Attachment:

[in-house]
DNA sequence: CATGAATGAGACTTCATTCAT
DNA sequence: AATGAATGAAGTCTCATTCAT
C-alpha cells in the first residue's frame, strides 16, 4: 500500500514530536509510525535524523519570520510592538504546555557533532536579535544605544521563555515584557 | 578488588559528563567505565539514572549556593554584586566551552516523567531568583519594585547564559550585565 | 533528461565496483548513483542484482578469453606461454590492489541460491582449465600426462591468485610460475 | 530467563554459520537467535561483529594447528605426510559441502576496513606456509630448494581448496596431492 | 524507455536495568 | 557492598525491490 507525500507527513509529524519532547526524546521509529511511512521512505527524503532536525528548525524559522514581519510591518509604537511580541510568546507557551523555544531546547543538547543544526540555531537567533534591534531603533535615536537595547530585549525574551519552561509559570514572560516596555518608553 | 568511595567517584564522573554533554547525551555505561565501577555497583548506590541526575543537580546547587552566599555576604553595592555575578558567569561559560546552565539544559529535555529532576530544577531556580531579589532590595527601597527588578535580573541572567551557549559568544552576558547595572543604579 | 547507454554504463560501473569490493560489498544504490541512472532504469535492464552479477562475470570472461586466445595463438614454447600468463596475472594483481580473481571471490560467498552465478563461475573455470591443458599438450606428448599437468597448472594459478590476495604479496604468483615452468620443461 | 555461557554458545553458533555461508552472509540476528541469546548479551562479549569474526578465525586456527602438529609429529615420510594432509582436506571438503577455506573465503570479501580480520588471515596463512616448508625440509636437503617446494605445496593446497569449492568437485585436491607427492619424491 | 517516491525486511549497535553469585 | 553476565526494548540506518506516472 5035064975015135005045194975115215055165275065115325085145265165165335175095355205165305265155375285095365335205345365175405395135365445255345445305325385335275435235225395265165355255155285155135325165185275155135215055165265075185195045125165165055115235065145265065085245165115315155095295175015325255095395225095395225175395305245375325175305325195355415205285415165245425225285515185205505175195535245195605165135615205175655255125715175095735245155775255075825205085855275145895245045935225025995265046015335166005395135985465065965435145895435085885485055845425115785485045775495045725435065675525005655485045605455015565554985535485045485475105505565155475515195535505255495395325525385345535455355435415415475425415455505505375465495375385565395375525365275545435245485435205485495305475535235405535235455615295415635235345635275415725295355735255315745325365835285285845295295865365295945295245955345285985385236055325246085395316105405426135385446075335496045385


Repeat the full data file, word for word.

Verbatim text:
[in-house]
DNA sequence: CATGAATGAGACTTCATTCAT
DNA sequence: AATGAATGAAGTCTCATTCAT
C-alpha cells in the first residue's frame, strides 16, 4: 500500500514530536509510525535524523519570520510592538504546555557533532536579535544605544521563555515584557 | 578488588559528563567505565539514572549556593554584586566551552516523567531568583519594585547564559550585565 | 533528461565496483548513483542484482578469453606461454590492489541460491582449465600426462591468485610460475 | 530467563554459520537467535561483529594447528605426510559441502576496513606456509630448494581448496596431492 | 524507455536495568 | 557492598525491490 507525500507527513509529524519532547526524546521509529511511512521512505527524503532536525528548525524559522514581519510591518509604537511580541510568546507557551523555544531546547543538547543544526540555531537567533534591534531603533535615536537595547530585549525574551519552561509559570514572560516596555518608553 | 568511595567517584564522573554533554547525551555505561565501577555497583548506590541526575543537580546547587552566599555576604553595592555575578558567569561559560546552565539544559529535555529532576530544577531556580531579589532590595527601597527588578535580573541572567551557549559568544552576558547595572543604579 | 547507454554504463560501473569490493560489498544504490541512472532504469535492464552479477562475470570472461586466445595463438614454447600468463596475472594483481580473481571471490560467498552465478563461475573455470591443458599438450606428448599437468597448472594459478590476495604479496604468483615452468620443461 | 555461557554458545553458533555461508552472509540476528541469546548479551562479549569474526578465525586456527602438529609429529615420510594432509582436506571438503577455506573465503570479501580480520588471515596463512616448508625440509636437503617446494605445496593446497569449492568437485585436491607427492619424491 | 517516491525486511549497535553469585 | 553476565526494548540506518506516472 5035064975015135005045194975115215055165275065115325085145265165165335175095355205165305265155375285095365335205345365175405395135365445255345445305325385335275435235225395265165355255155285155135325165185275155135215055165265075185195045125165165055115235065145265065085245165115315155095295175015325255095395225095395225175395305245375325175305325195355415205285415165245425225285515185205505175195535245195605165135615205175655255125715175095735245155775255075825205085855275145895245045935225025995265046015335166005395135985465065965435145895435085885485055845425115785485045775495045725435065675525005655485045605455015565554985535485045485475105505565155475515195535505255495395325525385345535455355435415415475425415455505505375465495375385565395375525365275545435245485435205485495305475535235405535235455615295415635235345635275415725295355735255315745325365835285285845295295865365295945295245955345285985385236055325246085395316105405426135385446075335496045385